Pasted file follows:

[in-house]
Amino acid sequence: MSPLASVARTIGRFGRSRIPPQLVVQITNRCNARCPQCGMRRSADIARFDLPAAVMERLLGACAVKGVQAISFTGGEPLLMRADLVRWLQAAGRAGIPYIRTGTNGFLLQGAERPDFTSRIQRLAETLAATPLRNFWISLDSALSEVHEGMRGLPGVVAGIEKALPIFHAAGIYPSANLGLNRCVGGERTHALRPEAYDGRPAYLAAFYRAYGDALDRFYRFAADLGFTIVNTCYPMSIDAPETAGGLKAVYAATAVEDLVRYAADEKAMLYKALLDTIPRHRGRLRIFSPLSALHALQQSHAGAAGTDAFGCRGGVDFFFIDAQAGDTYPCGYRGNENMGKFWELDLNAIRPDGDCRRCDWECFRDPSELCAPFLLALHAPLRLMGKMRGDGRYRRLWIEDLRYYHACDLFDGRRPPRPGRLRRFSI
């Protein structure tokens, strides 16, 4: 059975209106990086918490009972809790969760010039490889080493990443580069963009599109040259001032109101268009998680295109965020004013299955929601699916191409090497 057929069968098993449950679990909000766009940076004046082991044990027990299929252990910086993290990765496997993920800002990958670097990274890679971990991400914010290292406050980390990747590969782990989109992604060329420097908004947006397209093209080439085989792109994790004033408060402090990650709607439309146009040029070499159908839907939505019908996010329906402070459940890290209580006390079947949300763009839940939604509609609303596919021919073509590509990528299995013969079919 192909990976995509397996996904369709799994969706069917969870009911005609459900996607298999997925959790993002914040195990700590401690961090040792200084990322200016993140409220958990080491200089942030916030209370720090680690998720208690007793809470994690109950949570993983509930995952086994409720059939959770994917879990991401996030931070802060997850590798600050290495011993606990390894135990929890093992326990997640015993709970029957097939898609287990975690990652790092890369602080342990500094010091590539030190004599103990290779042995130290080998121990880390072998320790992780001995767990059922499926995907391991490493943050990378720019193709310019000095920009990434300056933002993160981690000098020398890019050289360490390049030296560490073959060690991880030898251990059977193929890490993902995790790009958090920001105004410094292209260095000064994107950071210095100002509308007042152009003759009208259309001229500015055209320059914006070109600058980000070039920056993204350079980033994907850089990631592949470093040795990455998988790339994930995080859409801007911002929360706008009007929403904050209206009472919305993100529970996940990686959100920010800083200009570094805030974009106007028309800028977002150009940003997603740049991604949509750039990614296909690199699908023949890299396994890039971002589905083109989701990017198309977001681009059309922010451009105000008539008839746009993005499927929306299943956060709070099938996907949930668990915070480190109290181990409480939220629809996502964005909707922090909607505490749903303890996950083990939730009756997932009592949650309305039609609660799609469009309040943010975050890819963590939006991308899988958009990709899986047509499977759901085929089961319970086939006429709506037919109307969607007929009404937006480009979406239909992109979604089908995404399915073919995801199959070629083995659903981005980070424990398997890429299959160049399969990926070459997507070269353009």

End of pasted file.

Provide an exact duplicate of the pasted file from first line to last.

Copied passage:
[in-house]
Amino acid sequence: MSPLASVARTIGRFGRSRIPPQLVVQITNRCNARCPQCGMRRSADIARFDLPAAVMERLLGACAVKGVQAISFTGGEPLLMRADLVRWLQAAGRAGIPYIRTGTNGFLLQGAERPDFTSRIQRLAETLAATPLRNFWISLDSALSEVHEGMRGLPGVVAGIEKALPIFHAAGIYPSANLGLNRCVGGERTHALRPEAYDGRPAYLAAFYRAYGDALDRFYRFAADLGFTIVNTCYPMSIDAPETAGGLKAVYAATAVEDLVRYAADEKAMLYKALLDTIPRHRGRLRIFSPLSALHALQQSHAGAAGTDAFGCRGGVDFFFIDAQAGDTYPCGYRGNENMGKFWELDLNAIRPDGDCRRCDWECFRDPSELCAPFLLALHAPLRLMGKMRGDGRYRRLWIEDLRYYHACDLFDGRRPPRPGRLRRFSI
């Protein structure tokens, strides 16, 4: 059975209106990086918490009972809790969760010039490889080493990443580069963009599109040259001032109101268009998680295109965020004013299955929601699916191409090497 057929069968098993449950679990909000766009940076004046082991044990027990299929252990910086993290990765496997993920800002990958670097990274890679971990991400914010290292406050980390990747590969782990989109992604060329420097908004947006397209093209080439085989792109994790004033408060402090990650709607439309146009040029070499159908839907939505019908996010329906402070459940890290209580006390079947949300763009839940939604509609609303596919021919073509590509990528299995013969079919 192909990976995509397996996904369709799994969706069917969870009911005609459900996607298999997925959790993002914040195990700590401690961090040792200084990322200016993140409220958990080491200089942030916030209370720090680690998720208690007793809470994690109950949570993983509930995952086994409720059939959770994917879990991401996030931070802060997850590798600050290495011993606990390894135990929890093992326990997640015993709970029957097939898609287990975690990652790092890369602080342990500094010091590539030190004599103990290779042995130290080998121990880390072998320790992780001995767990059922499926995907391991490493943050990378720019193709310019000095920009990434300056933002993160981690000098020398890019050289360490390049030296560490073959060690991880030898251990059977193929890490993902995790790009958090920001105004410094292209260095000064994107950071210095100002509308007042152009003759009208259309001229500015055209320059914006070109600058980000070039920056993204350079980033994907850089990631592949470093040795990455998988790339994930995080859409801007911002929360706008009007929403904050209206009472919305993100529970996940990686959100920010800083200009570094805030974009106007028309800028977002150009940003997603740049991604949509750039990614296909690199699908023949890299396994890039971002589905083109989701990017198309977001681009059309922010451009105000008539008839746009993005499927929306299943956060709070099938996907949930668990915070480190109290181990409480939220629809996502964005909707922090909607505490749903303890996950083990939730009756997932009592949650309305039609609660799609469009309040943010975050890819963590939006991308899988958009990709899986047509499977759901085929089961319970086939006429709506037919109307969607007929009404937006480009979406239909992109979604089908995404399915073919995801199959070629083995659903981005980070424990398997890429299959160049399969990926070459997507070269353009």